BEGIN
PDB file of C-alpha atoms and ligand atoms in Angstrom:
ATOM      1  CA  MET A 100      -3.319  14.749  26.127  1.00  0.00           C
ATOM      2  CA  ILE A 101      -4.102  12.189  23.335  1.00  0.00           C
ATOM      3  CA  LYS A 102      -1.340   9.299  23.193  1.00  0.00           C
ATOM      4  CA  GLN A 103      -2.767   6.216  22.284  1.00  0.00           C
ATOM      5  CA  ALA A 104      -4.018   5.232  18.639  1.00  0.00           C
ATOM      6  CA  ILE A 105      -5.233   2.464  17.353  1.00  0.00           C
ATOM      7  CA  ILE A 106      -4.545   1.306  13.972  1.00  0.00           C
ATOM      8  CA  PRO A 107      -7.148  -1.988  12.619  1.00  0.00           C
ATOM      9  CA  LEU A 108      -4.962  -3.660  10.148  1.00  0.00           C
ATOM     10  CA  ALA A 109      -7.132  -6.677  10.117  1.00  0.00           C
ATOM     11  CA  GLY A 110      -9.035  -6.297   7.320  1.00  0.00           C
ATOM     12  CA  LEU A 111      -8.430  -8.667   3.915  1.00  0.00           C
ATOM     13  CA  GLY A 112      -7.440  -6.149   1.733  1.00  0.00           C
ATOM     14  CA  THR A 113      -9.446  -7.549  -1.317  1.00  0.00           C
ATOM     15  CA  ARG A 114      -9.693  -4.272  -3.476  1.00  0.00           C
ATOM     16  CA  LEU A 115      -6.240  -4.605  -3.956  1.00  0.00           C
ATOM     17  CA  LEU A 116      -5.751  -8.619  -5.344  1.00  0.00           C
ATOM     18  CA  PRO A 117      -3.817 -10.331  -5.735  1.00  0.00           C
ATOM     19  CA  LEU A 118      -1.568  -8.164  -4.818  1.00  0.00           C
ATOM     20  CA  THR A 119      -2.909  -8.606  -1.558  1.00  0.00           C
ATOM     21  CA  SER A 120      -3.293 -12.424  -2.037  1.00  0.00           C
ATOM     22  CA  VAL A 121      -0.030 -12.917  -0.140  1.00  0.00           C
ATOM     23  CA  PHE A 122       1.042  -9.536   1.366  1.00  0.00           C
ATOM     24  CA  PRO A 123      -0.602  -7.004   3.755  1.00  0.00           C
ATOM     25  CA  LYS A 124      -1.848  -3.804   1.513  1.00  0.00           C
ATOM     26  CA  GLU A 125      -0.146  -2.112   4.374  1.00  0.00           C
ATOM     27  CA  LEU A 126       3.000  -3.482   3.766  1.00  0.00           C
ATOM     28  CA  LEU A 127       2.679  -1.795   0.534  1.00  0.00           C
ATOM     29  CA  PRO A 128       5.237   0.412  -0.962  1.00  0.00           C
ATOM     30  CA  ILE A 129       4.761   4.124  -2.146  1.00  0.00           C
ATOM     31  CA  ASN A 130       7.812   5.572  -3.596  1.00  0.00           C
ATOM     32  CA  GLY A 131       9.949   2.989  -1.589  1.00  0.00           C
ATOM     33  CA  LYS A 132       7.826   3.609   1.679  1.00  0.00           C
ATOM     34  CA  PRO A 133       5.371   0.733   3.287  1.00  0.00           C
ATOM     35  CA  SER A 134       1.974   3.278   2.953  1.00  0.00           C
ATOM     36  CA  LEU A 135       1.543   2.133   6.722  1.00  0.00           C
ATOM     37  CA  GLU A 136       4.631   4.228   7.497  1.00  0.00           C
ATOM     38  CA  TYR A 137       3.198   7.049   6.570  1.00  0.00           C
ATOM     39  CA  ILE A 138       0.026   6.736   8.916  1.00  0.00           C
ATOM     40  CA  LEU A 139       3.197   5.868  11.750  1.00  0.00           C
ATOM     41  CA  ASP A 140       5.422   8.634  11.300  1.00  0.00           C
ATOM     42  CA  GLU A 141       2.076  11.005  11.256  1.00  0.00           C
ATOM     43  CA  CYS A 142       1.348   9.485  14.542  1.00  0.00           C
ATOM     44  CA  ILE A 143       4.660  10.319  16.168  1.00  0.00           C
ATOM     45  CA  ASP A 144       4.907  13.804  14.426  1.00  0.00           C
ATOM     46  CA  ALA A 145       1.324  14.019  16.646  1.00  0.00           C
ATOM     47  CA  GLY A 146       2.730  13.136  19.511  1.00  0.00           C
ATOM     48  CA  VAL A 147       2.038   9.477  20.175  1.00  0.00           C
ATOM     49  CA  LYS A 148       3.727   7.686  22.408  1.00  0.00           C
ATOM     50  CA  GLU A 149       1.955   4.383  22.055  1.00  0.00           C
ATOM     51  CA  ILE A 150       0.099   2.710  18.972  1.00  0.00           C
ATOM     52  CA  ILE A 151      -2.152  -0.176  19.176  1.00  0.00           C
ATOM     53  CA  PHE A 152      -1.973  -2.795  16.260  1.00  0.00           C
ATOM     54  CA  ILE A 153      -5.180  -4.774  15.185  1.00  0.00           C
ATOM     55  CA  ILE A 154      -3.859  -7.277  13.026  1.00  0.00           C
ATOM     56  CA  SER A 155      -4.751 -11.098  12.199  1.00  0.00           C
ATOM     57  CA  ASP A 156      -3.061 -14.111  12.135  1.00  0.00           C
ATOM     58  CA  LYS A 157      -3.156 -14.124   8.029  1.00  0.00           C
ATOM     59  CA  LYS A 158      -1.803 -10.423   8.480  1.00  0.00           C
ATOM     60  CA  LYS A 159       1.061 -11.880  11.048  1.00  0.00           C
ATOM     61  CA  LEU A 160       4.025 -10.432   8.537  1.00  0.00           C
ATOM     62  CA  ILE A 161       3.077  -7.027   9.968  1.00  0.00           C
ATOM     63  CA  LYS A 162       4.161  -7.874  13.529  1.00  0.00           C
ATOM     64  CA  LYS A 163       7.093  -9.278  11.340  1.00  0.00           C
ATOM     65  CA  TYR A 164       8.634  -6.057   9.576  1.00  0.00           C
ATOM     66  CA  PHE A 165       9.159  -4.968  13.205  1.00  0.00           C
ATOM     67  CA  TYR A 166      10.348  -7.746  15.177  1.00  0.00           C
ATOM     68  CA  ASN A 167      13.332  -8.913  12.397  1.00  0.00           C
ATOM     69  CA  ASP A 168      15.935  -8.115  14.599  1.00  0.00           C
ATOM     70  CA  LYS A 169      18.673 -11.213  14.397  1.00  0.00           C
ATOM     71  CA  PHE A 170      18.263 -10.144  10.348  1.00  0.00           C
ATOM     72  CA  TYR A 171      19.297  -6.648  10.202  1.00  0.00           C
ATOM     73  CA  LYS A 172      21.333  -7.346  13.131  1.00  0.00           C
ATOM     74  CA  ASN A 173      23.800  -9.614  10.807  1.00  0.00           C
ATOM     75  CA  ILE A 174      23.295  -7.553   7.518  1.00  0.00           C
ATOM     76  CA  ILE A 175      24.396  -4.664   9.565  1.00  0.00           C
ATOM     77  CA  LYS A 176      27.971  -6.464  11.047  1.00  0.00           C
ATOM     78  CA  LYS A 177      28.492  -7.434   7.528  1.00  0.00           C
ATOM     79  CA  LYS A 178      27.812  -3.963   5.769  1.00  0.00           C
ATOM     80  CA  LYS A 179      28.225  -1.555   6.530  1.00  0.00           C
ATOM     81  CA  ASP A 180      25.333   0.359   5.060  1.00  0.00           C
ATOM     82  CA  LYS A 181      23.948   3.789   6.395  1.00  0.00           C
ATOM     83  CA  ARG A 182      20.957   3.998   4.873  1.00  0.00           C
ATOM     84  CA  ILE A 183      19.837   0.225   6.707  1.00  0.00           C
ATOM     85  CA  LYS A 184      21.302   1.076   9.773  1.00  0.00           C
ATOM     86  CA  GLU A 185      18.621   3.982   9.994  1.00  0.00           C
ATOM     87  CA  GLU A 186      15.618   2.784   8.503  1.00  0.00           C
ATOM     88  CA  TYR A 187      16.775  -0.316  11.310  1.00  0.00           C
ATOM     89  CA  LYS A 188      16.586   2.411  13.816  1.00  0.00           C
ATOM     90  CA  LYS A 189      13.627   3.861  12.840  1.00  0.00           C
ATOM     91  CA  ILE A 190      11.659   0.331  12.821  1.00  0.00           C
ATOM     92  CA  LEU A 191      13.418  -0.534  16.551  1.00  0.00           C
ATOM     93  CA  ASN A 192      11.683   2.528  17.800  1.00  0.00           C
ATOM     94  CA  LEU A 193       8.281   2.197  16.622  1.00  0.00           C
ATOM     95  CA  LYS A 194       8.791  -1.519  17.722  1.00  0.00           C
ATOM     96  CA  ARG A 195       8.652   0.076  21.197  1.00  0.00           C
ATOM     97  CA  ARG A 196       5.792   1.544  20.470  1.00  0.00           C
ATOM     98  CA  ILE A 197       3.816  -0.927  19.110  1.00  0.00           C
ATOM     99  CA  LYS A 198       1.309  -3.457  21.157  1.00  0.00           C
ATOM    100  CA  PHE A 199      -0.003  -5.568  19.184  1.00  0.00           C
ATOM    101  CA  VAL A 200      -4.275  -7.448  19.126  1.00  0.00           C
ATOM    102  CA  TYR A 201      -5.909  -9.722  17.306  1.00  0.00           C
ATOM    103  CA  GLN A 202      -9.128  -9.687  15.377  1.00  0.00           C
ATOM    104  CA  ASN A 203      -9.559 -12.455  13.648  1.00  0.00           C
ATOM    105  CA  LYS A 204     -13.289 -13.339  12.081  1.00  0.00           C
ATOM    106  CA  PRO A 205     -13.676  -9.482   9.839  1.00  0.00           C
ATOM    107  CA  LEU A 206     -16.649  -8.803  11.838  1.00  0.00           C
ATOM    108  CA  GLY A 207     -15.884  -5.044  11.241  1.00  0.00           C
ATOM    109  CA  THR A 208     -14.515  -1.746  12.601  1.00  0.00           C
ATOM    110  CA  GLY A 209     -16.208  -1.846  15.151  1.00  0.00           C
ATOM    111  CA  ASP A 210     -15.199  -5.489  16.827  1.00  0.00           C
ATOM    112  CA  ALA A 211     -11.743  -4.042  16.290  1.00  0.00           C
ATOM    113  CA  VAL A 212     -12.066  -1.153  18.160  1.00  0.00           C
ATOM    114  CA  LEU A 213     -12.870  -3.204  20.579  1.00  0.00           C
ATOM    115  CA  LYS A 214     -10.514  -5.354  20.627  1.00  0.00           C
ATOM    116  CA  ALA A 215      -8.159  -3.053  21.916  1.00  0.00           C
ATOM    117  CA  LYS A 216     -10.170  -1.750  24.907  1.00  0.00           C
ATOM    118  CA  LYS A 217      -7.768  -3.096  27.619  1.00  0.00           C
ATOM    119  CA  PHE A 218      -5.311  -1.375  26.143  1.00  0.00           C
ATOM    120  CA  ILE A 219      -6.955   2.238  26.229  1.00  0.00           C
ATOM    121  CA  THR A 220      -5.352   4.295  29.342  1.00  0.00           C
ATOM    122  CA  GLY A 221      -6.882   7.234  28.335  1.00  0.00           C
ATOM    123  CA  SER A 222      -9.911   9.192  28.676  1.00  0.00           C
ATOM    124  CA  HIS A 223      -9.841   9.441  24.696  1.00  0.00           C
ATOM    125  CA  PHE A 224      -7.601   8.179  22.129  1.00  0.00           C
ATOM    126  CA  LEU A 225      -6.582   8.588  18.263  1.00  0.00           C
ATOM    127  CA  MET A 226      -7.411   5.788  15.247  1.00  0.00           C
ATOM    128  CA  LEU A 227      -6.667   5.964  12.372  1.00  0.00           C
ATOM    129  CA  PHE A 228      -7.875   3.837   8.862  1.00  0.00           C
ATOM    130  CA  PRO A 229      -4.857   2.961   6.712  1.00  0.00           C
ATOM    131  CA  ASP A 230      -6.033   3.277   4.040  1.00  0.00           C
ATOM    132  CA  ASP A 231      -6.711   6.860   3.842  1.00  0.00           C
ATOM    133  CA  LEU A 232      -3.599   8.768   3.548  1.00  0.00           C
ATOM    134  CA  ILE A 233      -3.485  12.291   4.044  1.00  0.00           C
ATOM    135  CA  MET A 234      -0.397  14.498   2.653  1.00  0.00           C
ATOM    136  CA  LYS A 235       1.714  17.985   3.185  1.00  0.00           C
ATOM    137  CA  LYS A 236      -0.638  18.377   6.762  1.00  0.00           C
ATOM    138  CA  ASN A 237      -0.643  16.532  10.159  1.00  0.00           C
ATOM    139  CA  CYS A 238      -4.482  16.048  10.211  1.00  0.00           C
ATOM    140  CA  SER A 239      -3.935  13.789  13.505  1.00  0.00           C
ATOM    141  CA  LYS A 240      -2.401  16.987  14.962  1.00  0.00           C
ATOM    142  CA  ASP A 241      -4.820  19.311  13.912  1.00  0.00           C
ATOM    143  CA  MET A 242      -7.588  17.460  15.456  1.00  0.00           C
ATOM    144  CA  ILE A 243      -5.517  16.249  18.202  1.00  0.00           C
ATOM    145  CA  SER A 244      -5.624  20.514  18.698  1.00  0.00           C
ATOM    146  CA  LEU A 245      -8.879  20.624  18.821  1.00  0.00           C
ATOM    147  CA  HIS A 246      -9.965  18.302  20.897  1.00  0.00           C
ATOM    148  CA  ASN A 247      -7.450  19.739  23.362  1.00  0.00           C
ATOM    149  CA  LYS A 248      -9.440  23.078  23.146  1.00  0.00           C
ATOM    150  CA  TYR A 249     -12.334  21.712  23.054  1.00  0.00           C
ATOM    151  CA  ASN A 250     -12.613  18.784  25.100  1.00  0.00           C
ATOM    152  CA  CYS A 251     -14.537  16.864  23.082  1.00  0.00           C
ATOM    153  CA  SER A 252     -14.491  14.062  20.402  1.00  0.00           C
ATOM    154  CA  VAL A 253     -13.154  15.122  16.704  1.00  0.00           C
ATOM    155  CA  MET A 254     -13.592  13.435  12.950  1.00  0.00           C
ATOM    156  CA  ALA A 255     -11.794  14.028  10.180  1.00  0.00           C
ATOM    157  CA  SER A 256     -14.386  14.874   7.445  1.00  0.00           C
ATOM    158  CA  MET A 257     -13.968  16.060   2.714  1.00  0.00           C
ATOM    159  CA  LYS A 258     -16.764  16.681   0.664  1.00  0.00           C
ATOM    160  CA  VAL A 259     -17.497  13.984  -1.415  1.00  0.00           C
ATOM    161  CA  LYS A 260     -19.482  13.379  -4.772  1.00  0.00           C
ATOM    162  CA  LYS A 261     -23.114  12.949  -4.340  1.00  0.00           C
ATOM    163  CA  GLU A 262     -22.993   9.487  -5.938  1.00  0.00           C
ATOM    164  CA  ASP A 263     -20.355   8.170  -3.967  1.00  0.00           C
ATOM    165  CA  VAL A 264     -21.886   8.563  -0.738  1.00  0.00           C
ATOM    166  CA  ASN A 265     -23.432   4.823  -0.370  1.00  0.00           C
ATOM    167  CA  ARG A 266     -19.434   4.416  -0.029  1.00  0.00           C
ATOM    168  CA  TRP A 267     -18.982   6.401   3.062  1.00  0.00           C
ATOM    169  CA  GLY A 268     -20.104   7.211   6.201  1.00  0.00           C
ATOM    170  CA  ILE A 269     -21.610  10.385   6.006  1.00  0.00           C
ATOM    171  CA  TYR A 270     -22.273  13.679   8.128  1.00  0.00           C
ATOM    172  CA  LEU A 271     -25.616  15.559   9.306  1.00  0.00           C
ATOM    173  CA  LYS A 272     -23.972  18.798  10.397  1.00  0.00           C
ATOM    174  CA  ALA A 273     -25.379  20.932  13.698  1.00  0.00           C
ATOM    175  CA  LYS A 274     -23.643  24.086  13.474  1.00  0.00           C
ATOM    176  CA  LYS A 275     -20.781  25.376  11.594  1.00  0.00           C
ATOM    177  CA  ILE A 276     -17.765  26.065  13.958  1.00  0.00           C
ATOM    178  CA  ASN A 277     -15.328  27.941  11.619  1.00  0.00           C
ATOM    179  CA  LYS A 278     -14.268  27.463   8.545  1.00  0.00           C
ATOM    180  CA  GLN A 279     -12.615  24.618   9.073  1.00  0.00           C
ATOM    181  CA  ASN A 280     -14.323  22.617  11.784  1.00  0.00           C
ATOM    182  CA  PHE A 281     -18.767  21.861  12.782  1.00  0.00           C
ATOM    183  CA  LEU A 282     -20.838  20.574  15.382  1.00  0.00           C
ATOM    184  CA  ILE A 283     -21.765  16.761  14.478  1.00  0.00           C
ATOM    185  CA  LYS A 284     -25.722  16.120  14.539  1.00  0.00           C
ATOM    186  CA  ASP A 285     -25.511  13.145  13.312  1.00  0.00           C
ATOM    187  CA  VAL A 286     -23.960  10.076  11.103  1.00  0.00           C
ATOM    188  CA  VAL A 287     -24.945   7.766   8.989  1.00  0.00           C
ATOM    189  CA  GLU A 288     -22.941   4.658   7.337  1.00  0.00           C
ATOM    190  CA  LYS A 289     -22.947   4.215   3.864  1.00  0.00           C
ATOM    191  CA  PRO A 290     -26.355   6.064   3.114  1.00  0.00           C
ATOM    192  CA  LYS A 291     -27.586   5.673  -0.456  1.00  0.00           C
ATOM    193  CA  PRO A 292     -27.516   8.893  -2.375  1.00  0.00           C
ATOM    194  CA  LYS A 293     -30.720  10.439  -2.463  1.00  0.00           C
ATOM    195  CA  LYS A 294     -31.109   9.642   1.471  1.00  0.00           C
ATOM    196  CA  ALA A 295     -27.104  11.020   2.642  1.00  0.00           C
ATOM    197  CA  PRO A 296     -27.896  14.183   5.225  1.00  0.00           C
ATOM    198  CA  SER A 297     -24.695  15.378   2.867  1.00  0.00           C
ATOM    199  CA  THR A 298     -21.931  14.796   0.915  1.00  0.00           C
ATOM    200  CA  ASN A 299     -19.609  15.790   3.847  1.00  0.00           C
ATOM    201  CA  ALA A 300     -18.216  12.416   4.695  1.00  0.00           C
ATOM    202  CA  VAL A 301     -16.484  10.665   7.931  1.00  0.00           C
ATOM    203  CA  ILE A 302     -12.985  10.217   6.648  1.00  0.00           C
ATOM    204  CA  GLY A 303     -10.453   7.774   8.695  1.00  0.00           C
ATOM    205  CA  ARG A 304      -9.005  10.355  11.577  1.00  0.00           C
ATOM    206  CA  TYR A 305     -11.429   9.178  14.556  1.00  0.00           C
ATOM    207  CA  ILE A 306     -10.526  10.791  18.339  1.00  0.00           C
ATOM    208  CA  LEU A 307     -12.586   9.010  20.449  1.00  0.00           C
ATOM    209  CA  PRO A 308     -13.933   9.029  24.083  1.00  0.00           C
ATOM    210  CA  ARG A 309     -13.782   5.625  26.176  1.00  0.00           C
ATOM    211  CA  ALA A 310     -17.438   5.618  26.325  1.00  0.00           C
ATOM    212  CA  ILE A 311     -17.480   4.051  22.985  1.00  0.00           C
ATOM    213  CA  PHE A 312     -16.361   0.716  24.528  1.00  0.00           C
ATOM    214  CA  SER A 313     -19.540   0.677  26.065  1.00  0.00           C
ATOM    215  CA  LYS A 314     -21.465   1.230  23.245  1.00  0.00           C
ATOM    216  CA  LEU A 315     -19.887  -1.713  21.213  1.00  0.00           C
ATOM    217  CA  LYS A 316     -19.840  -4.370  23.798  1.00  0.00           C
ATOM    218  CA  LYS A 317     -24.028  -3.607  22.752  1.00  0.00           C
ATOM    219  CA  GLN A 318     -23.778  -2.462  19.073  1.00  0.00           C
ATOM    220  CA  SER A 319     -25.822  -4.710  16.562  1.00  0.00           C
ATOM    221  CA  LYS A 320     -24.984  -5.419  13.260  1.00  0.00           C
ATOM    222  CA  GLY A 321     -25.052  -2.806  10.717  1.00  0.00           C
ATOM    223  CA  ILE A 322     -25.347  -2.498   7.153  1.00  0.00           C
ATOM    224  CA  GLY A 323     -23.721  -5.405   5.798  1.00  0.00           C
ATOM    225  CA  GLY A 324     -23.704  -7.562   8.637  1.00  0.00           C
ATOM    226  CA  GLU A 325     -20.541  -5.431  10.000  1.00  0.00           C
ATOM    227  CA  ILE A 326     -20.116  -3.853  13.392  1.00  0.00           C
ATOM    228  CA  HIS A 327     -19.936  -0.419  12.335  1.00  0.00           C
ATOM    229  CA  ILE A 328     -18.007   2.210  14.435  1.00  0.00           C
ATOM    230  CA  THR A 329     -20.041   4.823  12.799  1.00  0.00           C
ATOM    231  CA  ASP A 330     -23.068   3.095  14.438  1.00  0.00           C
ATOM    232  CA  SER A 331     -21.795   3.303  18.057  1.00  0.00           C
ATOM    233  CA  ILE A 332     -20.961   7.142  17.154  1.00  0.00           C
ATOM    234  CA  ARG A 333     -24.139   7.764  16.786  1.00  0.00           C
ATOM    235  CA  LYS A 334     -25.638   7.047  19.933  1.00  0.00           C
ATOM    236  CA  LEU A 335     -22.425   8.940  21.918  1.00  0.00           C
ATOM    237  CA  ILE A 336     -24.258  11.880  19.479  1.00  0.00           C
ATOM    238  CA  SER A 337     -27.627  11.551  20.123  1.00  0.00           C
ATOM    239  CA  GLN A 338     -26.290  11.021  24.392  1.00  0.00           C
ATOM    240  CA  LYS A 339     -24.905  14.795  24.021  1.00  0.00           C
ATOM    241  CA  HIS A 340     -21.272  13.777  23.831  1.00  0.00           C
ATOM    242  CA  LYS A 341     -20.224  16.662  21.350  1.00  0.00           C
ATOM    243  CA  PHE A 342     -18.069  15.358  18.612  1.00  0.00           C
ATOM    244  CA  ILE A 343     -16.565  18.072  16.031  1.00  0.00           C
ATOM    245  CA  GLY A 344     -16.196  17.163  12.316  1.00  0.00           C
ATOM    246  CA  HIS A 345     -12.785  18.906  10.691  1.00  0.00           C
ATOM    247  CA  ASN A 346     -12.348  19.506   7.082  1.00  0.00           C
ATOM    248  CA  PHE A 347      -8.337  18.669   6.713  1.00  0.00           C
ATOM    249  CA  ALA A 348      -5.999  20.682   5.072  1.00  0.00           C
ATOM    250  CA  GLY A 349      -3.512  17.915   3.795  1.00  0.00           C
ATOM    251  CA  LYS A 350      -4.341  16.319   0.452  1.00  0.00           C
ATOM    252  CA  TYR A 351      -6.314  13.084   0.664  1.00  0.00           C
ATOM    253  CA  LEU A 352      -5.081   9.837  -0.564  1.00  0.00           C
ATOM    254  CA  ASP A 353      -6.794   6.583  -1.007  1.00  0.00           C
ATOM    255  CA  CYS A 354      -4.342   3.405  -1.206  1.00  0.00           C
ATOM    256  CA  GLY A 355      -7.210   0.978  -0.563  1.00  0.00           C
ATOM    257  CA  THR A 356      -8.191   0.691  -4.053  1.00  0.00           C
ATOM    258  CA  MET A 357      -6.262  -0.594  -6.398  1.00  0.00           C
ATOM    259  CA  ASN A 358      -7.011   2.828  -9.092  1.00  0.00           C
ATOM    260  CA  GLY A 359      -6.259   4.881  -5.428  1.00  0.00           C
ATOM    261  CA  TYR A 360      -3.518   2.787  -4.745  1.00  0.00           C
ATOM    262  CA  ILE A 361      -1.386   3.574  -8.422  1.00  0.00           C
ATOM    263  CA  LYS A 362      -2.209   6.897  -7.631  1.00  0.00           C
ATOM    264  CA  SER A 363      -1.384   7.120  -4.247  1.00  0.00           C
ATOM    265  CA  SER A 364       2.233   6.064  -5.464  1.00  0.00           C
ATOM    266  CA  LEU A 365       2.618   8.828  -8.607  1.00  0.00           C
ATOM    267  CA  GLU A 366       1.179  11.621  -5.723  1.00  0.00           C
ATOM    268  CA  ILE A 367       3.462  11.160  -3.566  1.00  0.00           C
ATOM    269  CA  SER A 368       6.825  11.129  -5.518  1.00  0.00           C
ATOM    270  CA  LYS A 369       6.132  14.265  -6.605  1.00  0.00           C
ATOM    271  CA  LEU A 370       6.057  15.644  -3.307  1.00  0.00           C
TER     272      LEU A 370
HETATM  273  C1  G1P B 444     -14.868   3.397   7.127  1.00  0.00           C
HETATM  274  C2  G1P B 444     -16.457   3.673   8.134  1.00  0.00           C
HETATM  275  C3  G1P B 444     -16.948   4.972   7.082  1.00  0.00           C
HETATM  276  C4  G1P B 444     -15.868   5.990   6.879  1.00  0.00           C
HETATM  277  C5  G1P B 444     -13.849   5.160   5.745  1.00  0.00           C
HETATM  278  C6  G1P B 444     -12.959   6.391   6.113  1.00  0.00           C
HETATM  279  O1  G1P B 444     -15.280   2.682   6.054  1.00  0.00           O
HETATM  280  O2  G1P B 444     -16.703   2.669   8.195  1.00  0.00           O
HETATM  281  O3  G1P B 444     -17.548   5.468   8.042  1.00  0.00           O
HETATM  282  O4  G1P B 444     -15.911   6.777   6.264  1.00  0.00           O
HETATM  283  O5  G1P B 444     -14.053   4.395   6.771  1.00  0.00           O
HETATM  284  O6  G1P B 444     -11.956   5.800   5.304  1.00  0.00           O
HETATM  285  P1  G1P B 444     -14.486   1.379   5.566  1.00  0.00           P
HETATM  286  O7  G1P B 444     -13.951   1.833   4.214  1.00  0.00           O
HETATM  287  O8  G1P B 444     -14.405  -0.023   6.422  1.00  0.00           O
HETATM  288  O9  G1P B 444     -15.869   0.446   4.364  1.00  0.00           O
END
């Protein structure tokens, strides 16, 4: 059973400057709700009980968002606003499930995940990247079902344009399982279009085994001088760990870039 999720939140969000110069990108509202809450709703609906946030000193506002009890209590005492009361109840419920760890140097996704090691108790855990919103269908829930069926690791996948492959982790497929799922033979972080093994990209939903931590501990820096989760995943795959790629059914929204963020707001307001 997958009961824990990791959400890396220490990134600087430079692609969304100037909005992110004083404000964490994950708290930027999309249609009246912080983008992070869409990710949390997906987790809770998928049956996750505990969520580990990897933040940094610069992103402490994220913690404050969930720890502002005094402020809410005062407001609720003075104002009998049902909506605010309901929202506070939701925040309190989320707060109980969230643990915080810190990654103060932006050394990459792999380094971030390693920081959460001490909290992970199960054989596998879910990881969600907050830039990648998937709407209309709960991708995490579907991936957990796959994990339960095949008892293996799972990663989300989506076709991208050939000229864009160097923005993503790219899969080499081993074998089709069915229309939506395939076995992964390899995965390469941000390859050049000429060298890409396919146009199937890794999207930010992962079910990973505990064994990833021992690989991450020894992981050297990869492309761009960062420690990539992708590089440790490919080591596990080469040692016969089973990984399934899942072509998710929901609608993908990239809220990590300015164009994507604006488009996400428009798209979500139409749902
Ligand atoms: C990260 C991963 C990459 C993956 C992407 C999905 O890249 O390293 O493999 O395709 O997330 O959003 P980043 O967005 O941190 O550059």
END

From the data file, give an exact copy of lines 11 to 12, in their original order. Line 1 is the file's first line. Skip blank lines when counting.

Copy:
ATOM     10  CA  ALA A 109      -7.132  -6.677  10.117  1.00  0.00           C
ATOM     11  CA  GLY A 110      -9.035  -6.297   7.320  1.00  0.00           C